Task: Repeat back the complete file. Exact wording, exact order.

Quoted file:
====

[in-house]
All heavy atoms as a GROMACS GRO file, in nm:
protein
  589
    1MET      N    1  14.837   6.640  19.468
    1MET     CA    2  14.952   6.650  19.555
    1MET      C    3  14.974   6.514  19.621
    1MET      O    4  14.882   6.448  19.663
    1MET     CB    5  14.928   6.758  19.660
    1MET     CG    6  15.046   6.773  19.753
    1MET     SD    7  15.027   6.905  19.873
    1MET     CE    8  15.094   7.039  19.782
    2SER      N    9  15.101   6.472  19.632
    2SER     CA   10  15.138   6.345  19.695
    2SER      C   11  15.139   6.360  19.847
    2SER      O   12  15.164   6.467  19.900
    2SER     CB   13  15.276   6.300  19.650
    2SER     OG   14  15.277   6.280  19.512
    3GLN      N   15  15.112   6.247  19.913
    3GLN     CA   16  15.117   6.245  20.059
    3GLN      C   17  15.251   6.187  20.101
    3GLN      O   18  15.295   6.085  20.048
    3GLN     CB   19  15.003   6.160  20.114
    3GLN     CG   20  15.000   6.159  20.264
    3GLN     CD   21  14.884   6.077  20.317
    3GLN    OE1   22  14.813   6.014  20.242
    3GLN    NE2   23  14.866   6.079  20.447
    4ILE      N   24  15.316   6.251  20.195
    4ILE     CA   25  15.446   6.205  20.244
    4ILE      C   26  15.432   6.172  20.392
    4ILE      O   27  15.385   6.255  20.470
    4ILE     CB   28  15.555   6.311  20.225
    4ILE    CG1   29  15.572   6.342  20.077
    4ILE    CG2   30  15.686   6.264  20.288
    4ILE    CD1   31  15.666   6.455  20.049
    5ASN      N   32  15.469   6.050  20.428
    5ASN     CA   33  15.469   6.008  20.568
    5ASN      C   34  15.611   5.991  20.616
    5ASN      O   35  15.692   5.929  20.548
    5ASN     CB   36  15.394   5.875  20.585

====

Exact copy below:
[in-house]
All heavy atoms as a GROMACS GRO file, in nm:
protein
  589
    1MET      N    1  14.837   6.640  19.468
    1MET     CA    2  14.952   6.650  19.555
    1MET      C    3  14.974   6.514  19.621
    1MET      O    4  14.882   6.448  19.663
    1MET     CB    5  14.928   6.758  19.660
    1MET     CG    6  15.046   6.773  19.753
    1MET     SD    7  15.027   6.905  19.873
    1MET     CE    8  15.094   7.039  19.782
    2SER      N    9  15.101   6.472  19.632
    2SER     CA   10  15.138   6.345  19.695
    2SER      C   11  15.139   6.360  19.847
    2SER      O   12  15.164   6.467  19.900
    2SER     CB   13  15.276   6.300  19.650
    2SER     OG   14  15.277   6.280  19.512
    3GLN      N   15  15.112   6.247  19.913
    3GLN     CA   16  15.117   6.245  20.059
    3GLN      C   17  15.251   6.187  20.101
    3GLN      O   18  15.295   6.085  20.048
    3GLN     CB   19  15.003   6.160  20.114
    3GLN     CG   20  15.000   6.159  20.264
    3GLN     CD   21  14.884   6.077  20.317
    3GLN    OE1   22  14.813   6.014  20.242
    3GLN    NE2   23  14.866   6.079  20.447
    4ILE      N   24  15.316   6.251  20.195
    4ILE     CA   25  15.446   6.205  20.244
    4ILE      C   26  15.432   6.172  20.392
    4ILE      O   27  15.385   6.255  20.470
    4ILE     CB   28  15.555   6.311  20.225
    4ILE    CG1   29  15.572   6.342  20.077
    4ILE    CG2   30  15.686   6.264  20.288
    4ILE    CD1   31  15.666   6.455  20.049
    5ASN      N   32  15.469   6.050  20.428
    5ASN     CA   33  15.469   6.008  20.568
    5ASN      C   34  15.611   5.991  20.616
    5ASN      O   35  15.692   5.929  20.548
    5ASN     CB   36  15.394   5.875  20.585